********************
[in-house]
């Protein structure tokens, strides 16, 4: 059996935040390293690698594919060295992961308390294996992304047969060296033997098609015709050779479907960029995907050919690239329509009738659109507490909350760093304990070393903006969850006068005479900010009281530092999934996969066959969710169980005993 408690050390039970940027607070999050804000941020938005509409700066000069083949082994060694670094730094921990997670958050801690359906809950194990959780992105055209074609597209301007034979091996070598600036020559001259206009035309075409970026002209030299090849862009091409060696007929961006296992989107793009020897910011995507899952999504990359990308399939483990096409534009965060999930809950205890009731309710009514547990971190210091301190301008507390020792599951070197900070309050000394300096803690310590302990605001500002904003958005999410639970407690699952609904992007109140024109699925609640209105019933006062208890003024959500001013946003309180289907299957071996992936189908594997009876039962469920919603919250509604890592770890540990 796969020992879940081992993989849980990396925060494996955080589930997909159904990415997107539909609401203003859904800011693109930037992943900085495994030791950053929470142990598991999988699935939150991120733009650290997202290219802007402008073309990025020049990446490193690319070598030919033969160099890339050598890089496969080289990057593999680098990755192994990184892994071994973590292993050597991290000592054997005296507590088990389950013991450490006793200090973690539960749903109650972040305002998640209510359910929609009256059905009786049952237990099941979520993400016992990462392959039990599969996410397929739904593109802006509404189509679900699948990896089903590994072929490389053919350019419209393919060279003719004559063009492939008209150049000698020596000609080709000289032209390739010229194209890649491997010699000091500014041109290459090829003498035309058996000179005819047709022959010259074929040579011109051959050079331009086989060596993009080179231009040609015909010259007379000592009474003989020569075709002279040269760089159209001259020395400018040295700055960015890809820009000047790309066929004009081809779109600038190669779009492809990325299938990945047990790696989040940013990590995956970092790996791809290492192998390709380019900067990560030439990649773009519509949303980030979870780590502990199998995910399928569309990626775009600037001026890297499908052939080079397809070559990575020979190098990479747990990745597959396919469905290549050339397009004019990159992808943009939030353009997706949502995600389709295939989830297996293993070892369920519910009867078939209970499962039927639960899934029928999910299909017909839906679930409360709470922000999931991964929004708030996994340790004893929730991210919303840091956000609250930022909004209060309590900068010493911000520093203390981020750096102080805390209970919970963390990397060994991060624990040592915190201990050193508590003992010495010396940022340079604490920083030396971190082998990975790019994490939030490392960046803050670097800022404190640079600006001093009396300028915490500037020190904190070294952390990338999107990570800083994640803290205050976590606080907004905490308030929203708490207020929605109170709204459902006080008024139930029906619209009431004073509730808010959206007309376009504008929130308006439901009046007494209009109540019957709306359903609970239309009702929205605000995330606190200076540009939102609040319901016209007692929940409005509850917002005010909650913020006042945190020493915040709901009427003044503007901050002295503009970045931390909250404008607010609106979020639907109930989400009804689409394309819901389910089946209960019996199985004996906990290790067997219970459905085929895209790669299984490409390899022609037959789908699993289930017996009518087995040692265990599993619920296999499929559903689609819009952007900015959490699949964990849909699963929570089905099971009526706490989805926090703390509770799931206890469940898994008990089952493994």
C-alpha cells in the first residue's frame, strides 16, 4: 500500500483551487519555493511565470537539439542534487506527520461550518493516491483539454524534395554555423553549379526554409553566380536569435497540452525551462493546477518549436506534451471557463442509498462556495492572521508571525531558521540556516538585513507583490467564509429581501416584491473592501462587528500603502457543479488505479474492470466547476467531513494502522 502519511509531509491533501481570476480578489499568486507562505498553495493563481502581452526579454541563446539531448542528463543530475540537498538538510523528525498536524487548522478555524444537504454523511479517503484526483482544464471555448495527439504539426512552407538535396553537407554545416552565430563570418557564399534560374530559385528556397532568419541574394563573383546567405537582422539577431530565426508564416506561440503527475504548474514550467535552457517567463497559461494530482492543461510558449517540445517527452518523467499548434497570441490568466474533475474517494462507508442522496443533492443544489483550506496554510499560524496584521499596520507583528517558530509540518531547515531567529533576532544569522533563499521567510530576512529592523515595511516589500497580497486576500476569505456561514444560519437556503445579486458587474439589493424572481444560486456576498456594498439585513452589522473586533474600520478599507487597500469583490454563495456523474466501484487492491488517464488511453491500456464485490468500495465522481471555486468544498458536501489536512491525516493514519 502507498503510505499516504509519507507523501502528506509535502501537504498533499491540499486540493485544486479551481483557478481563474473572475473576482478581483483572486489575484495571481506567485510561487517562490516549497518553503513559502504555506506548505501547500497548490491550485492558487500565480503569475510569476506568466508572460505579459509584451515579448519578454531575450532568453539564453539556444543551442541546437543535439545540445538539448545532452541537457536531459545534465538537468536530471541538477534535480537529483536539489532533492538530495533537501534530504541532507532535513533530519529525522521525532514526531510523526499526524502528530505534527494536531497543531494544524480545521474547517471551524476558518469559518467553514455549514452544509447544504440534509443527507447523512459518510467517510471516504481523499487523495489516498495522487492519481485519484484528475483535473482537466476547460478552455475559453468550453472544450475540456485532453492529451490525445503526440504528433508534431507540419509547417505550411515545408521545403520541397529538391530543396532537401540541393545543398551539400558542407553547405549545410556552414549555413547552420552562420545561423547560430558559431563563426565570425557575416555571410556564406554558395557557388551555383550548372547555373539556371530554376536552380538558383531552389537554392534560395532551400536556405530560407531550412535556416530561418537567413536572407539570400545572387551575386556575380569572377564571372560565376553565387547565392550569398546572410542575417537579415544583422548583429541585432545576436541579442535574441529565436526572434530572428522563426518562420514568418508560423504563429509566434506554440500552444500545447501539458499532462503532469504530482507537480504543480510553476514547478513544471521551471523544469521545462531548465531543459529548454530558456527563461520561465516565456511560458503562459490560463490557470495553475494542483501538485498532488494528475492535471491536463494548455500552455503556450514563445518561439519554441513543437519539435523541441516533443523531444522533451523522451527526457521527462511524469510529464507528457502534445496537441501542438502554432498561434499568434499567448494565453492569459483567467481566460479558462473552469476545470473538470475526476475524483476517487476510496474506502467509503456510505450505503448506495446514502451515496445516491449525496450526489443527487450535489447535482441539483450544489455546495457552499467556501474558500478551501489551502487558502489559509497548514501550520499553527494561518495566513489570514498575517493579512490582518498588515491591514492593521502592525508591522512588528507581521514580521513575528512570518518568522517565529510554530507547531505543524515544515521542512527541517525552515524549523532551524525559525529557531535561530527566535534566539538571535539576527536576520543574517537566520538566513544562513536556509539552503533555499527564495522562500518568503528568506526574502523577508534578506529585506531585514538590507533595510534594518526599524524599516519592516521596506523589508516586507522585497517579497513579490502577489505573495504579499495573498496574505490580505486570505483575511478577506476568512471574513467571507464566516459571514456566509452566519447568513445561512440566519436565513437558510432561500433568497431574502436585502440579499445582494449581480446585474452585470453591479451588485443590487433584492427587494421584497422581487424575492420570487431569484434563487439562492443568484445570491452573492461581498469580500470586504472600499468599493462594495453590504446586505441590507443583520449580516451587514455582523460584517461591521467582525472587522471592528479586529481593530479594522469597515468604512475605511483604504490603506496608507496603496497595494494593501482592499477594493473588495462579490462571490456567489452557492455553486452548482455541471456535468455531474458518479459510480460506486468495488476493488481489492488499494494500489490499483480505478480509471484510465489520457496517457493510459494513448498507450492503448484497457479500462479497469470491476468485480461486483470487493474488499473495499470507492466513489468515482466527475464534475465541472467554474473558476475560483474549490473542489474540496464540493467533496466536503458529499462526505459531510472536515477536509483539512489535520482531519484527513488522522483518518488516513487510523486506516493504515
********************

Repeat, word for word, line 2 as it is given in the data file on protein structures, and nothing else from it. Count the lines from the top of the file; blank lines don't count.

């Protein structure tokens, strides 16, 4: 059996935040390293690698594919060295992961308390294996992304047969060296033997098609015709050779479907960029995907050919690239329509009738659109507490909350760093304990070393903006969850006068005479900010009281530092999934996969066959969710169980005993 408690050390039970940027607070999050804000941020938005509409700066000069083949082994060694670094730094921990997670958050801690359906809950194990959780992105055209074609597209301007034979091996070598600036020559001259206009035309075409970026002209030299090849862009091409060696007929961006296992989107793009020897910011995507899952999504990359990308399939483990096409534009965060999930809950205890009731309710009514547990971190210091301190301008507390020792599951070197900070309050000394300096803690310590302990605001500002904003958005999410639970407690699952609904992007109140024109699925609640209105019933006062208890003024959500001013946003309180289907299957071996992936189908594997009876039962469920919603919250509604890592770890540990 796969020992879940081992993989849980990396925060494996955080589930997909159904990415997107539909609401203003859904800011693109930037992943900085495994030791950053929470142990598991999988699935939150991120733009650290997202290219802007402008073309990025020049990446490193690319070598030919033969160099890339050598890089496969080289990057593999680098990755192994990184892994071994973590292993050597991290000592054997005296507590088990389950013991450490006793200090973690539960749903109650972040305002998640209510359910929609009256059905009786049952237990099941979520993400016992990462392959039990599969996410397929739904593109802006509404189509679900699948990896089903590994072929490389053919350019419209393919060279003719004559063009492939008209150049000698020596000609080709000289032209390739010229194209890649491997010699000091500014041109290459090829003498035309058996000179005819047709022959010259074929040579011109051959050079331009086989060596993009080179231009040609015909010259007379000592009474003989020569075709002279040269760089159209001259020395400018040295700055960015890809820009000047790309066929004009081809779109600038190669779009492809990325299938990945047990790696989040940013990590995956970092790996791809290492192998390709380019900067990560030439990649773009519509949303980030979870780590502990199998995910399928569309990626775009600037001026890297499908052939080079397809070559990575020979190098990479747990990745597959396919469905290549050339397009004019990159992808943009939030353009997706949502995600389709295939989830297996293993070892369920519910009867078939209970499962039927639960899934029928999910299909017909839906679930409360709470922000999931991964929004708030996994340790004893929730991210919303840091956000609250930022909004209060309590900068010493911000520093203390981020750096102080805390209970919970963390990397060994991060624990040592915190201990050193508590003992010495010396940022340079604490920083030396971190082998990975790019994490939030490392960046803050670097800022404190640079600006001093009396300028915490500037020190904190070294952390990338999107990570800083994640803290205050976590606080907004905490308030929203708490207020929605109170709204459902006080008024139930029906619209009431004073509730808010959206007309376009504008929130308006439901009046007494209009109540019957709306359903609970239309009702929205605000995330606190200076540009939102609040319901016209007692929940409005509850917002005010909650913020006042945190020493915040709901009427003044503007901050002295503009970045931390909250404008607010609106979020639907109930989400009804689409394309819901389910089946209960019996199985004996906990290790067997219970459905085929895209790669299984490409390899022609037959789908699993289930017996009518087995040692265990599993619920296999499929559903689609819009952007900015959490699949964990849909699963929570089905099971009526706490989805926090703390509770799931206890469940898994008990089952493994």